COMING TOGETHER Jamaican Georgie-Ann Getton-McKoy is on the front lines of supporting and enabling disapora entrepreneurs. The New York-based businesswoman established Caribbeans in Tech and Entrepreneurship (CITE) in 2014, while she was still in college, to address a longstanding issue in her new home. “I was going through the ecosystem of the start-up community at that time and I saw there were groups for Latino entrepreneurs, women entrepreneurs, black entrepreneurs, but no specific group for the Caribbean,” she says. “I felt like we have such a niche culturally, and aspects of that should be celebrated and recognised.” Five years on, CITE has over 800 members hailing from all over the Caribbean including Jamaica, Trinidad and Tobago, Haiti, Montserrat, Martinique, Dominica and Saint Lucia. The group holds regular meetings, conferences and workshops. It also hosts a yearly summit which includes a pitch competition. CITE’s mandate is to help members realise their business ambitions through support and networking. GettonMcKoy explains: “I know from personal experience that having community support and having people who understand what you are doing allows you to grow as a business owner and an entrepreneur. “You need people at the same level, or close to your level, so you can let your hair down with someone who is going through it with you. At the core of everything, CITE is a community. We want folks to be able to tap their neighbour for resources and to share ideas and get feedback. We have that honesty and transparency with each other.” CITE members are mostly involved in the ICT fields but the group is open to all industries. For those outside the tech sphere, Getton-McKoy wants to help them become more comfortable with emerging technologies and says: “Everything is becoming more tech-

The members of the CITE Board, from left to right: Jamie Jimenez, Kerry-Ann Reid-Brown, Malcolm Paul, Georgie-Ann Getton-Mckoy, Mikelah Rose-Malcolm. (Photo courtesy CITE)

centred. People are booking online and paying online and if you are not up to speed on that process, you will miss out on opportunities. We are getting people to become more digital and see the world as a global ecosystem.”

this network organically. I attended lots of events and conferences to learn, see and explore. Often I was the youngest person in the room or the only woman, or

EXPANDING THEIR REACH CITE is currently funded through donations and paid memberships. It has also been supported by partnerships with the corporate world, with big names such as Facebook, Google and the New York Times providing conference facilities, event hosting and resources. Members benefit from established connections with companies and stakeholders – connections that were fostered by GettonMcKoy as she navigated the business world in the early days of CITE. “I built

Diaspora entrepreneurs help their home countries in a number of ways, from financial transfers and remittances to trade partnerships and networking opportunities.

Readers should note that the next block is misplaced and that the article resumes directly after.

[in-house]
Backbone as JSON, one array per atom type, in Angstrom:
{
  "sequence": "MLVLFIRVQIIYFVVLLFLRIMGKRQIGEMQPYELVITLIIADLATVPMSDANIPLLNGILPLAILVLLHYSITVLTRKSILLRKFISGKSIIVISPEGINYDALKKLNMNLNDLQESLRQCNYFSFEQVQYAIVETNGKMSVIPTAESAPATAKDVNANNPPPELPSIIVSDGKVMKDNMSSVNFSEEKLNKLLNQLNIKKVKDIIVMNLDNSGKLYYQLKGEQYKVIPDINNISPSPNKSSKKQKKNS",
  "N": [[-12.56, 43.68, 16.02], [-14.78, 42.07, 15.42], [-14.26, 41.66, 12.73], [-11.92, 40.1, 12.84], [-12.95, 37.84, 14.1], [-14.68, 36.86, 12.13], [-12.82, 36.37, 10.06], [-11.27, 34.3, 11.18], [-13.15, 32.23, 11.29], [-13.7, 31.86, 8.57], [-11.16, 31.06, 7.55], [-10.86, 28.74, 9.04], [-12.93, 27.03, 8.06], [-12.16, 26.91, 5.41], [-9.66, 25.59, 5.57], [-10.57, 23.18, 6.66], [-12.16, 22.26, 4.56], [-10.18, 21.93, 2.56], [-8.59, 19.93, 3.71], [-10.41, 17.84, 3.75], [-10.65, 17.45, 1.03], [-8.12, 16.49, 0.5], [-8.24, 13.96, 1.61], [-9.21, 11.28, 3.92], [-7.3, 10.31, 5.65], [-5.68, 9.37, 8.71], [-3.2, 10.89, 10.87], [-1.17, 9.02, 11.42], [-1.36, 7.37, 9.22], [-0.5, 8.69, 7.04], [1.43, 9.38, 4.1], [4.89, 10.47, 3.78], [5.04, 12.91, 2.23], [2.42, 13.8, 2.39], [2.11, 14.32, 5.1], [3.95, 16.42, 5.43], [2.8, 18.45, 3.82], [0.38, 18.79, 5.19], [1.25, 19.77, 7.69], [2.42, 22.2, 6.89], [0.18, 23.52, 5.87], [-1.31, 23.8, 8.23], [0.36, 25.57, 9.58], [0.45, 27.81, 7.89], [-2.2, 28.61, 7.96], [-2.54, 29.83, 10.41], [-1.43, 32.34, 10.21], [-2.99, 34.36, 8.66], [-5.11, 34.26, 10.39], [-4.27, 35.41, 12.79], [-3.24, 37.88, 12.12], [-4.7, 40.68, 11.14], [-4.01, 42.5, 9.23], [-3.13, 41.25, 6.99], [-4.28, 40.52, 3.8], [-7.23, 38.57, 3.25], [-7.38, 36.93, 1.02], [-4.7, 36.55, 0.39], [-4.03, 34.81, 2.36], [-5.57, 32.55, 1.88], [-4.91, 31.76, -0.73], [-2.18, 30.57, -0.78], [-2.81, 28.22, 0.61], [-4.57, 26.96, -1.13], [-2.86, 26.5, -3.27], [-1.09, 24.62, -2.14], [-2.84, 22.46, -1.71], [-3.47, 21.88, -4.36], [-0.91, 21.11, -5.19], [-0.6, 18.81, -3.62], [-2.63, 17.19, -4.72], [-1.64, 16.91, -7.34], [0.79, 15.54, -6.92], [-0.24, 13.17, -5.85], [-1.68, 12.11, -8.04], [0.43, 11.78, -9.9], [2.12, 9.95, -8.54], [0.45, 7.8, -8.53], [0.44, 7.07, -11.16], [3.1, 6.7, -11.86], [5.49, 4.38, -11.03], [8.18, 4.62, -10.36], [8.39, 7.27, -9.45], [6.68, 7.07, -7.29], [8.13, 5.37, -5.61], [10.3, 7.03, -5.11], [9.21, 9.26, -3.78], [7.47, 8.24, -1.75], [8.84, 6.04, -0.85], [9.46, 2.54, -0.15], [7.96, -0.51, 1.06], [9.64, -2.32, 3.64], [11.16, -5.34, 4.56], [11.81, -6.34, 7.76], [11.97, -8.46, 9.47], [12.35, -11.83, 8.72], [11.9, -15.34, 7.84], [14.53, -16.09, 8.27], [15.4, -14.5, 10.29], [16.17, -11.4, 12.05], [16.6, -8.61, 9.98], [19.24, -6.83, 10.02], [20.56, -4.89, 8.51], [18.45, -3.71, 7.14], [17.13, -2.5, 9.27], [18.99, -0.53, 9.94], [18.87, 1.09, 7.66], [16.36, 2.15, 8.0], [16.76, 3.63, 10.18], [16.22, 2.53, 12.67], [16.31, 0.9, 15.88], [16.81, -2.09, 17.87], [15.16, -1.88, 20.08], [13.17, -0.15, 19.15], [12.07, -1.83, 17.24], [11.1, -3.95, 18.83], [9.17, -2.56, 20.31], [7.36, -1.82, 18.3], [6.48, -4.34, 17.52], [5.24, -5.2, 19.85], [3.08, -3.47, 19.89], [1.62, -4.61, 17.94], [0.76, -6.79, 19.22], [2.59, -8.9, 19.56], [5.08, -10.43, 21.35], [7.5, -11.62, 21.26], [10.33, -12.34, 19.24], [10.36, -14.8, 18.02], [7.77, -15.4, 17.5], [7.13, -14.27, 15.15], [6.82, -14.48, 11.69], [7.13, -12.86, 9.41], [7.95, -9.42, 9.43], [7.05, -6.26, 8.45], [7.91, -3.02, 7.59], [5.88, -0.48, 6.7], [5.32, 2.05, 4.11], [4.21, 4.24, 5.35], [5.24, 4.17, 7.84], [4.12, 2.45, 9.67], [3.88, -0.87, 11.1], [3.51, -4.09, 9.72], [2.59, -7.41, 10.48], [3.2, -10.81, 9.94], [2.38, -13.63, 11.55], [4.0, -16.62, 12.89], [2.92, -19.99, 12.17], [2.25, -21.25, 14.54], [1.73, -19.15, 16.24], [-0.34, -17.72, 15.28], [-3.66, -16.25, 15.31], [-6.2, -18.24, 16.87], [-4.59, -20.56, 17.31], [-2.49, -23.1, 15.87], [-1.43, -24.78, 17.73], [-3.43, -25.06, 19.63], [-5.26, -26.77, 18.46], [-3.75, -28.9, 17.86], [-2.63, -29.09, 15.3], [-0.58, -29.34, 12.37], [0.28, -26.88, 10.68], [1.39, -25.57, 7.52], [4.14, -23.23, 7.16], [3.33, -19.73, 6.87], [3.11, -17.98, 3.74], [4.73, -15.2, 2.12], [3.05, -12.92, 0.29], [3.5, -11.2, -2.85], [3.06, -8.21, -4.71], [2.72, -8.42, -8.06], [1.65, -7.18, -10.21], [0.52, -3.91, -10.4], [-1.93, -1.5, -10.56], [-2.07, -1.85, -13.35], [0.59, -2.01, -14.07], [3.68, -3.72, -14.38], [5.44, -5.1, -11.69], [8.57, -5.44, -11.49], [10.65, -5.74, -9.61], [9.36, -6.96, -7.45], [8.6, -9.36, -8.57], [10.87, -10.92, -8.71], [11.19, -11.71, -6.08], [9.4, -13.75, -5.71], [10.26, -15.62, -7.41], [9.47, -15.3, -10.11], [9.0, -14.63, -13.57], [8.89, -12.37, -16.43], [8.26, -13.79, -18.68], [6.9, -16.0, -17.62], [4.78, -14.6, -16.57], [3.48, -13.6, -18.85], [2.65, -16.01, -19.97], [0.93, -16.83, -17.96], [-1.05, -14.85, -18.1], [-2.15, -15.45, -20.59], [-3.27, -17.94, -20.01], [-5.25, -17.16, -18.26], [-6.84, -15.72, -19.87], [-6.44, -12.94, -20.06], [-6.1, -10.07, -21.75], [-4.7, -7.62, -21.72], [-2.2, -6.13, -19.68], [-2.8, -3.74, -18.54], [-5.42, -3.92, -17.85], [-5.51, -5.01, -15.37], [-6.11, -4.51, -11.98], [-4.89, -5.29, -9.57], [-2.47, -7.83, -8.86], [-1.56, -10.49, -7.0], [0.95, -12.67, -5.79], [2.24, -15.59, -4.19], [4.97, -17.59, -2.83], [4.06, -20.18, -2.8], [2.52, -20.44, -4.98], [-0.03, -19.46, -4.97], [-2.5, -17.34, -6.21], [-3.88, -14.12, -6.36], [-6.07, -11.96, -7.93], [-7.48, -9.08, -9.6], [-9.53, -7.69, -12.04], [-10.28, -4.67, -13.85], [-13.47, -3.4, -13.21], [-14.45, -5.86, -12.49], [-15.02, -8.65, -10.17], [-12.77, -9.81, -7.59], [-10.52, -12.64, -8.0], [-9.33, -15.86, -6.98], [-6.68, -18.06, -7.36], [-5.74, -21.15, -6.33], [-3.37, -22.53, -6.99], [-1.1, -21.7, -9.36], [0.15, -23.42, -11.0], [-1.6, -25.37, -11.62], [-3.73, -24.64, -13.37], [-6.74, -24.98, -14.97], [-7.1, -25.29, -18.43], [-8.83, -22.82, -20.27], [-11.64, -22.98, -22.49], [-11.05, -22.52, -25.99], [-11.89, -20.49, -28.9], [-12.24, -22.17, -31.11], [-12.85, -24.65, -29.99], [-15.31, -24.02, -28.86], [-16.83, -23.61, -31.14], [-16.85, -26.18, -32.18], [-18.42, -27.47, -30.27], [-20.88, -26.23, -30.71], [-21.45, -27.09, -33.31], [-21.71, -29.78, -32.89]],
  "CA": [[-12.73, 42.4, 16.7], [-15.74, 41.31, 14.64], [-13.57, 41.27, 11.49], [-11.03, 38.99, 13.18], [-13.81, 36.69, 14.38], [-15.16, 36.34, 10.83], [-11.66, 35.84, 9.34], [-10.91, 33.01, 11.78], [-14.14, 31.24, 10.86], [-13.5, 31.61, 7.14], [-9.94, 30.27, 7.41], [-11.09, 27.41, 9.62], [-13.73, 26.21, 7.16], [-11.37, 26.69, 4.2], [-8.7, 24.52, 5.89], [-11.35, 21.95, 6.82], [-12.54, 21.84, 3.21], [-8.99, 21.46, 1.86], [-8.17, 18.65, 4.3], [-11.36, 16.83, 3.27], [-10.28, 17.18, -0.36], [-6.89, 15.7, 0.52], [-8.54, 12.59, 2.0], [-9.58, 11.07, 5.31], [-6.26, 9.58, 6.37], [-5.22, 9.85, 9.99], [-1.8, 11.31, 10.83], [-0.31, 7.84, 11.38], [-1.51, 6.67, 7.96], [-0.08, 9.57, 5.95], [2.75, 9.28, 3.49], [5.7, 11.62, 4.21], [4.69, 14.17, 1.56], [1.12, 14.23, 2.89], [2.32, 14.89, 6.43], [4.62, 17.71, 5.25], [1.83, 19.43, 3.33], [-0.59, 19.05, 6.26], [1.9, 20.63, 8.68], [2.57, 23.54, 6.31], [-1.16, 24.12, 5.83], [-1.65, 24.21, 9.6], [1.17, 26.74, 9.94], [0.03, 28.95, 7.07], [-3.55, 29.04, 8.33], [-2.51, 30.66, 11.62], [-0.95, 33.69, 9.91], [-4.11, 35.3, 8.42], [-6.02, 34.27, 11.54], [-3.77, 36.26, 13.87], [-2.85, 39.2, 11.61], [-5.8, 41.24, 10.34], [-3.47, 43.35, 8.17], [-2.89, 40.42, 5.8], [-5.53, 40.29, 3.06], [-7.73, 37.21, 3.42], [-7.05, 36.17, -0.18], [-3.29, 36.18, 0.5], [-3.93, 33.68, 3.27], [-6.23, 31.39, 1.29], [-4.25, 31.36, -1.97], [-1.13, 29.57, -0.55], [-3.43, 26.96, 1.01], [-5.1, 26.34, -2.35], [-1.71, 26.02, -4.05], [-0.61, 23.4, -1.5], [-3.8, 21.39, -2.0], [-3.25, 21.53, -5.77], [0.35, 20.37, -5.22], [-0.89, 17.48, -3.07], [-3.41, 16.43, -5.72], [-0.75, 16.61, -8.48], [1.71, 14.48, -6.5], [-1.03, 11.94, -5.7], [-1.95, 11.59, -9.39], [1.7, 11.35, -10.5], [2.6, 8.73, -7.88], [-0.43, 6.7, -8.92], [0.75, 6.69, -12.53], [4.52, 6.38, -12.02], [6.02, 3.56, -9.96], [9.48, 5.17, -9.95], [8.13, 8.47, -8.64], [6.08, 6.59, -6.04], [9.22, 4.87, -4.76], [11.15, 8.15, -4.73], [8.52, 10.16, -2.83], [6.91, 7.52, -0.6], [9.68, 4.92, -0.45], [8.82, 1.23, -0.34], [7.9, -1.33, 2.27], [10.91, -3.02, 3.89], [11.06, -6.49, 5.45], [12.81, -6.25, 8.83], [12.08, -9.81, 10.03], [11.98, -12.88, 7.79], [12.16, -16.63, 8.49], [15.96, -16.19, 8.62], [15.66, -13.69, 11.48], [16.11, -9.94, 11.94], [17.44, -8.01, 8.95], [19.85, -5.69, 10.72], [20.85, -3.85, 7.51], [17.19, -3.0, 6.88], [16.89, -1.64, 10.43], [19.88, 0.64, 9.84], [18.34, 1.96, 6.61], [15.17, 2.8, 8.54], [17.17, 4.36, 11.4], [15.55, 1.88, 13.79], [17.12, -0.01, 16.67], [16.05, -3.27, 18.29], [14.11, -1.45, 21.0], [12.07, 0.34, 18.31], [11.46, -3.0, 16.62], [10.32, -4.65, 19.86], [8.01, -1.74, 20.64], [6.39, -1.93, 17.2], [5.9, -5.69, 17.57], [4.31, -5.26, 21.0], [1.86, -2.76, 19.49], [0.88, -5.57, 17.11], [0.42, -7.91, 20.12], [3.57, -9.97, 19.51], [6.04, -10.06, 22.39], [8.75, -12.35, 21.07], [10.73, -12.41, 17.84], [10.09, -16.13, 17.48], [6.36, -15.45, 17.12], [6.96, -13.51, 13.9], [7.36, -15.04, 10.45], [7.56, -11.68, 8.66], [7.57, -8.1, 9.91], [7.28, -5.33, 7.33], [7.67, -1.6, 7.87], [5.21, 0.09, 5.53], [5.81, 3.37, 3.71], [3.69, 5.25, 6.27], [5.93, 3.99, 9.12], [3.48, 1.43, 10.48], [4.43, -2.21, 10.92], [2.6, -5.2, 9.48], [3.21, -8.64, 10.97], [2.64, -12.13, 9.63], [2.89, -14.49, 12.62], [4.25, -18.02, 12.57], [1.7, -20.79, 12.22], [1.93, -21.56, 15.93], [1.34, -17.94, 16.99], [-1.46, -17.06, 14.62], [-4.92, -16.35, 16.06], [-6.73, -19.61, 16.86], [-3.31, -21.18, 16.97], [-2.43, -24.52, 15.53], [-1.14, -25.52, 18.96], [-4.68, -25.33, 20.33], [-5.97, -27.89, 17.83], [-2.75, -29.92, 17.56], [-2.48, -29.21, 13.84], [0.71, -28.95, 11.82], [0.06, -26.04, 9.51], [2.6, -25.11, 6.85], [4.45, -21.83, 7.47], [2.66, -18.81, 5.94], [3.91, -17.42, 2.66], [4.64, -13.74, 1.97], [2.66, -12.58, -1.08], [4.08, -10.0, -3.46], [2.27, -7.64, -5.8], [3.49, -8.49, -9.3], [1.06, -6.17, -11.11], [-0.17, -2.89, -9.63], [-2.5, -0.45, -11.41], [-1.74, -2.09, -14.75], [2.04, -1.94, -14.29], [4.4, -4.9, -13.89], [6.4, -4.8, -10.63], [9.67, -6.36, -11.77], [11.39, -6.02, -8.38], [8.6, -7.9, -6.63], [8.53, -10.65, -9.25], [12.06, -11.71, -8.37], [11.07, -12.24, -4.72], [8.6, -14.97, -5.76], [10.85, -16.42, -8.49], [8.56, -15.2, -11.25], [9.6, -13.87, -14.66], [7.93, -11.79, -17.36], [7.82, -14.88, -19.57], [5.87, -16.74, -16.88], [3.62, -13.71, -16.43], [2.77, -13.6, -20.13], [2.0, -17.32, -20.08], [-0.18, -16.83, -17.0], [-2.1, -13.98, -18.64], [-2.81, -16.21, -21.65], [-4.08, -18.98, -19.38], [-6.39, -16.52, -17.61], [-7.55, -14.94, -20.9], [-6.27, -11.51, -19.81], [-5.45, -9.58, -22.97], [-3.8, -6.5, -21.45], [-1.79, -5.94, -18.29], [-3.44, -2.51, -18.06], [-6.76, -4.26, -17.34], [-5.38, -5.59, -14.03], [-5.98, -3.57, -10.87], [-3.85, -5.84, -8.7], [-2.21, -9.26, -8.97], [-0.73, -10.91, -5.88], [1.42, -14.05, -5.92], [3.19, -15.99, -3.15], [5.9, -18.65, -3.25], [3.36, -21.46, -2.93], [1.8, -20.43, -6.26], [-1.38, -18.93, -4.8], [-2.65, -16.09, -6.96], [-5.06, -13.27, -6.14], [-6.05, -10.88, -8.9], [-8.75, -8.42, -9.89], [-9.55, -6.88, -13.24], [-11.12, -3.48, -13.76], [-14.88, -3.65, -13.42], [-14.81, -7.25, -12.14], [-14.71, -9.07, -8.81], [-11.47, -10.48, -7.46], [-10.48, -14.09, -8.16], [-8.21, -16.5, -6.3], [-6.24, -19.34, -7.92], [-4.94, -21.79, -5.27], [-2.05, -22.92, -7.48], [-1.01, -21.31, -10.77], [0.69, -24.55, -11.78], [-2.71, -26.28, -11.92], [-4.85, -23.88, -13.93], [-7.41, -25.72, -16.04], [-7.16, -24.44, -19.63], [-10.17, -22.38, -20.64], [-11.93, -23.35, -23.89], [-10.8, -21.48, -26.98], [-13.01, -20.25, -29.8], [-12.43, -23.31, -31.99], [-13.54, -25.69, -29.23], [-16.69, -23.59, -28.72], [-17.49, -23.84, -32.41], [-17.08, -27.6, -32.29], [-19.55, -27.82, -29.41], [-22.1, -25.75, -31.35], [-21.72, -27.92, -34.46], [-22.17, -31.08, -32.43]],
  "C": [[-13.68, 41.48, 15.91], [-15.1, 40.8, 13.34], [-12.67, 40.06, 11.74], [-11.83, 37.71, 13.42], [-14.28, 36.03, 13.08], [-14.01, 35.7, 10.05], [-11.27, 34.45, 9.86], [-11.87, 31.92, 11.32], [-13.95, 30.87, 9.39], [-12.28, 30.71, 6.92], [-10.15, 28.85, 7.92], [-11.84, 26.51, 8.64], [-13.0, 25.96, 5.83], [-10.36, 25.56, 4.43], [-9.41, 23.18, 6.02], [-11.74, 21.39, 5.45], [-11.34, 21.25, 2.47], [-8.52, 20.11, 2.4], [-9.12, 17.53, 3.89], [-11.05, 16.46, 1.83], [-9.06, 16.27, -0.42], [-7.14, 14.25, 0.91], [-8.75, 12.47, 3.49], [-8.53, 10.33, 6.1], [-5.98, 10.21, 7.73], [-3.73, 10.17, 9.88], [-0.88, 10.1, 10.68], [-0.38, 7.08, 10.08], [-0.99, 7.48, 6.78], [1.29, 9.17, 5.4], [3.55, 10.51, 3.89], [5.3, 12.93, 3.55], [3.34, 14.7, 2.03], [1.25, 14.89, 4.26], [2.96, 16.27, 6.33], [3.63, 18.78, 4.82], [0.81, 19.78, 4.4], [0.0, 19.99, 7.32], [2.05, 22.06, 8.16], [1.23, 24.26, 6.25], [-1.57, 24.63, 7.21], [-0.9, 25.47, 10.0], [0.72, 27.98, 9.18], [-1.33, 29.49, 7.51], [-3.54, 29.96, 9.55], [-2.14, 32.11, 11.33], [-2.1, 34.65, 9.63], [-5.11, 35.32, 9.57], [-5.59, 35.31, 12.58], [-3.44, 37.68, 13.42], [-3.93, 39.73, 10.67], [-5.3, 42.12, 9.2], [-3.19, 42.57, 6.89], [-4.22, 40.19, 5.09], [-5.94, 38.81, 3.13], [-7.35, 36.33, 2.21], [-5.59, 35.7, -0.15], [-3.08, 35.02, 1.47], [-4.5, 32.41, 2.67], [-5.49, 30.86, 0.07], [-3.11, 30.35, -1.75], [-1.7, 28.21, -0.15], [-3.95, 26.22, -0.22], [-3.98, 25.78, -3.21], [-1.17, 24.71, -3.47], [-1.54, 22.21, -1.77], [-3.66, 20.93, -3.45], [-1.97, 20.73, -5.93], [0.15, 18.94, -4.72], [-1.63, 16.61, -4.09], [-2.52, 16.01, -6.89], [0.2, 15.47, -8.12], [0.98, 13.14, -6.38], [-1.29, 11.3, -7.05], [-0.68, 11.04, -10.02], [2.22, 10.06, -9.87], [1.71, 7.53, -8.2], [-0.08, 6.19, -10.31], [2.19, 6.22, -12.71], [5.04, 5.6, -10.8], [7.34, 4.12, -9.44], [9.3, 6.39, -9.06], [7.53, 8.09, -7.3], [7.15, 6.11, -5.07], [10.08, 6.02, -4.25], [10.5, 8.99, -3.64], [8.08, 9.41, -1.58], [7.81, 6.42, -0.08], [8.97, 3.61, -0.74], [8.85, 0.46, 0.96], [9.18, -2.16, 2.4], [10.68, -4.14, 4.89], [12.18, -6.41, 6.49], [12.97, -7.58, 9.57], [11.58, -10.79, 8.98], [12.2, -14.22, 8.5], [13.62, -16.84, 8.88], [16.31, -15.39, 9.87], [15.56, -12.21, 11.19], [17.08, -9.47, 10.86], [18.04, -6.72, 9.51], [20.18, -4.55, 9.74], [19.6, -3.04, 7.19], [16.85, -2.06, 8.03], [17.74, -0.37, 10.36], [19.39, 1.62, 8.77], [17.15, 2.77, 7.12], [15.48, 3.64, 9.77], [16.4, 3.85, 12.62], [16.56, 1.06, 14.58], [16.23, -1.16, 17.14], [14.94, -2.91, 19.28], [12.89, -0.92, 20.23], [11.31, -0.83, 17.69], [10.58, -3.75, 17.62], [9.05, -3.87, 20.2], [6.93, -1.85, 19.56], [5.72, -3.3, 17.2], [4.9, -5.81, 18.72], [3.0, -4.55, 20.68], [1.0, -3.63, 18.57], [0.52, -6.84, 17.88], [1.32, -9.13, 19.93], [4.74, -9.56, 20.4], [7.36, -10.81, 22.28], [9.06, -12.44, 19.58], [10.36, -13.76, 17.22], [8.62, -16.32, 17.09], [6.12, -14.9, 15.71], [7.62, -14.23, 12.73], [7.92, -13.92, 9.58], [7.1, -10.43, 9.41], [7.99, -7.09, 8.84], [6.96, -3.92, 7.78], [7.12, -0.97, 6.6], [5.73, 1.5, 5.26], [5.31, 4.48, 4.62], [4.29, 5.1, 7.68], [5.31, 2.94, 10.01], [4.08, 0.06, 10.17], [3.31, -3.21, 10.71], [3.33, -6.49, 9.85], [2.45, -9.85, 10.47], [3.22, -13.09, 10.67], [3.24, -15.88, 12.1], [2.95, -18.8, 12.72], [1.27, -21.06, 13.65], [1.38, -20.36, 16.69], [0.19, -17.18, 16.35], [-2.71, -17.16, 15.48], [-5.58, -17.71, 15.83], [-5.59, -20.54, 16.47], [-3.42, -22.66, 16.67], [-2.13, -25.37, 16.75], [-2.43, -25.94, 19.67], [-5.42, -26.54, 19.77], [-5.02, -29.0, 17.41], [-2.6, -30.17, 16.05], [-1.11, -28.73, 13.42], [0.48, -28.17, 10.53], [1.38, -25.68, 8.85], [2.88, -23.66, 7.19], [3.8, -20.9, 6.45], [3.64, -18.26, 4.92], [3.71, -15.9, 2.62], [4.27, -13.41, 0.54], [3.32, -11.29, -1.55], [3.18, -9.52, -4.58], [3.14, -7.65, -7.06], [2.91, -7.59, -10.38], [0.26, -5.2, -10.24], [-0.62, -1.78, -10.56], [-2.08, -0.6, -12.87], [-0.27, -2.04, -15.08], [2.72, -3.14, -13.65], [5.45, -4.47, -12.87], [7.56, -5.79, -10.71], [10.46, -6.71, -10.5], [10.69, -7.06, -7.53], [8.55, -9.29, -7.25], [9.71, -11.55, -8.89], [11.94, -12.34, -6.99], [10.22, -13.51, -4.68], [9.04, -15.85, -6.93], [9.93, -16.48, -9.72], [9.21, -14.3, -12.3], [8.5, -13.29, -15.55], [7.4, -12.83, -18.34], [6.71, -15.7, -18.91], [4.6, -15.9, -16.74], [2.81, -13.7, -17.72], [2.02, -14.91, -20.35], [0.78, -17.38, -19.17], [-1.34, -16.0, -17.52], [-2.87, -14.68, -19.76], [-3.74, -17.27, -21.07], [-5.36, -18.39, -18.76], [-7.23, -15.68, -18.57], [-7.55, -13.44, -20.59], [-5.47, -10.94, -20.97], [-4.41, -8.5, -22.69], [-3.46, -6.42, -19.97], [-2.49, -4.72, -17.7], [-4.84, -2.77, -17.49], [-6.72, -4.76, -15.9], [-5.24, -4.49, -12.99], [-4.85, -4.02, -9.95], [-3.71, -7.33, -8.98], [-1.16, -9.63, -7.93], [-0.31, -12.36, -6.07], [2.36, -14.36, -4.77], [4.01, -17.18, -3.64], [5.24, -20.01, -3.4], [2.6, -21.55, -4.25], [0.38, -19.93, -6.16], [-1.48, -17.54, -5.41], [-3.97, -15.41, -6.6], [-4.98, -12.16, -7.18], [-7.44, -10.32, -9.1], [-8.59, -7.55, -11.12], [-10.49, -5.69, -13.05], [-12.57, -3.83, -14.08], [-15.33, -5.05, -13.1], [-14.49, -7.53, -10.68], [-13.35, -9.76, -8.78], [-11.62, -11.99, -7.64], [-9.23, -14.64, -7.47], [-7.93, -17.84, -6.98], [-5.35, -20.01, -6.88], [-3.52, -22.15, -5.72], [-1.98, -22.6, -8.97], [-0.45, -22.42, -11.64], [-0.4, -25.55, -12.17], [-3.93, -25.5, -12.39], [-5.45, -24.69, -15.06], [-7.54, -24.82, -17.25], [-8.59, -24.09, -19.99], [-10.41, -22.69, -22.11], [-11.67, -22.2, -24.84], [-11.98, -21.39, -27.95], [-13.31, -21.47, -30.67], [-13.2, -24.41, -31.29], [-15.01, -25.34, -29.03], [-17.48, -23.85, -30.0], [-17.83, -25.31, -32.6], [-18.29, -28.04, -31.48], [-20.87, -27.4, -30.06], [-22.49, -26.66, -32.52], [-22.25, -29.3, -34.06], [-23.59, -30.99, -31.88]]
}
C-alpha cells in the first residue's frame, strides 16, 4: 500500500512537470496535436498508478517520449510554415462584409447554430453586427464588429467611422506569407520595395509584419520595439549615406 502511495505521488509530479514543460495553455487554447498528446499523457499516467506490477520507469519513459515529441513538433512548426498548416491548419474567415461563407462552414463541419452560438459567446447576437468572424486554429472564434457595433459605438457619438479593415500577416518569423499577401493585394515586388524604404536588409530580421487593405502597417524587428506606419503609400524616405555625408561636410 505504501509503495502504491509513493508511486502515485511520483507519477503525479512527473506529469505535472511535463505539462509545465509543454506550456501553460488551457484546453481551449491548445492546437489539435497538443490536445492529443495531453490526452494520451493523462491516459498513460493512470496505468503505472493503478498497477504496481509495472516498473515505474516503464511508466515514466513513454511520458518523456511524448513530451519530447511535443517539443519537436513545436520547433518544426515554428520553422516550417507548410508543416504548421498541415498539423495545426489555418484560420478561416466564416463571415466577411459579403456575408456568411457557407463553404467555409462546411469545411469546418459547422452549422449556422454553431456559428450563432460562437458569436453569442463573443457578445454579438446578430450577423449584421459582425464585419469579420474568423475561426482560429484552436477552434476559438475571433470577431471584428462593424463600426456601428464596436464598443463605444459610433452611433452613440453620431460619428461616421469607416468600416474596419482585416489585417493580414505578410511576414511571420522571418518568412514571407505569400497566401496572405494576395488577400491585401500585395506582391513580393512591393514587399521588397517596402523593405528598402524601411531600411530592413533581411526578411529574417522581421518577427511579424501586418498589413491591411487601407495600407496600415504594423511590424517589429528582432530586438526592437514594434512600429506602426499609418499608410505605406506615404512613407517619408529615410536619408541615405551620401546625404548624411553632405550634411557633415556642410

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the only person of colour, so people were interested in me and I was able to build natural relationships.” CITE is soon to become an official non-profit and is focused on expanding its reach with plans to open chapters in three more US cities (Atlanta, Miami and Washington DC) by the end of 2020. Getton-McKoy hopes that reaching more of the entrepreneurial diaspora will not only spread the message in the US, but also positively impact the Caribbean. “We don’t just want to help Caribbeans in the US but also the Caribbean islands,” she says. “We left our countries for opportunities in the US and a lot of our family members are still in the Caribbean struggling. A lot of our members are supporting themselves and their families, sending money and supplies home. “The ones who left the Caribbean were the lucky ones, in a sense. There are a lot of people with the education and the work ethic but they just did not get lucky with their immigration processes. It is our responsibility to figure out ways to help those who are not so lucky but have that same drive to change their lives and improve themselves and their communities. The people looking for opportunities in the Caribbean are hard workers and early adopters but we need to help build up the ecosystem down there because a lot of people are leaving.” Diaspora entrepreneurs help their home countries in a number of ways, from financial transfers and remittances to trade partnerships and networking opportunities. CITE resources are available to entrepreneurs in the Caribbean through virtual webinars and conferences, and Getton-McKoy says having that digital community can help regional start-ups develop the confidence they need to grow. “Networking and support is one of the biggest issues for entrepreneurs. There is a fear of failure. There is this idea that you have to be great right from the beginning and, even when it is perfect, it is still not good enough. People do not want to go through that mental rollercoaster. They do not want to disappoint their families and communities. You have to fail, sometimes multiple times. That is the only way to learn, grow and transform.” Getton-McKoy has had her own share of set backs, starting multiple companies and her own clothing line, but remains committed to her true passion. “I focus on execution and helping people get out there instead of having this beautiful, great idea that no-one has seen or used or interacted with. “There are so many people excited about CITE. Every day someone will tell me about a connection they’ve made and every day I see how members are benefitting. I’m inspired by talking to people impacted by the group and just thinking and dreaming about the end goal. It’s unbelievable. It took a little while to get here, but I could never have imagined this.”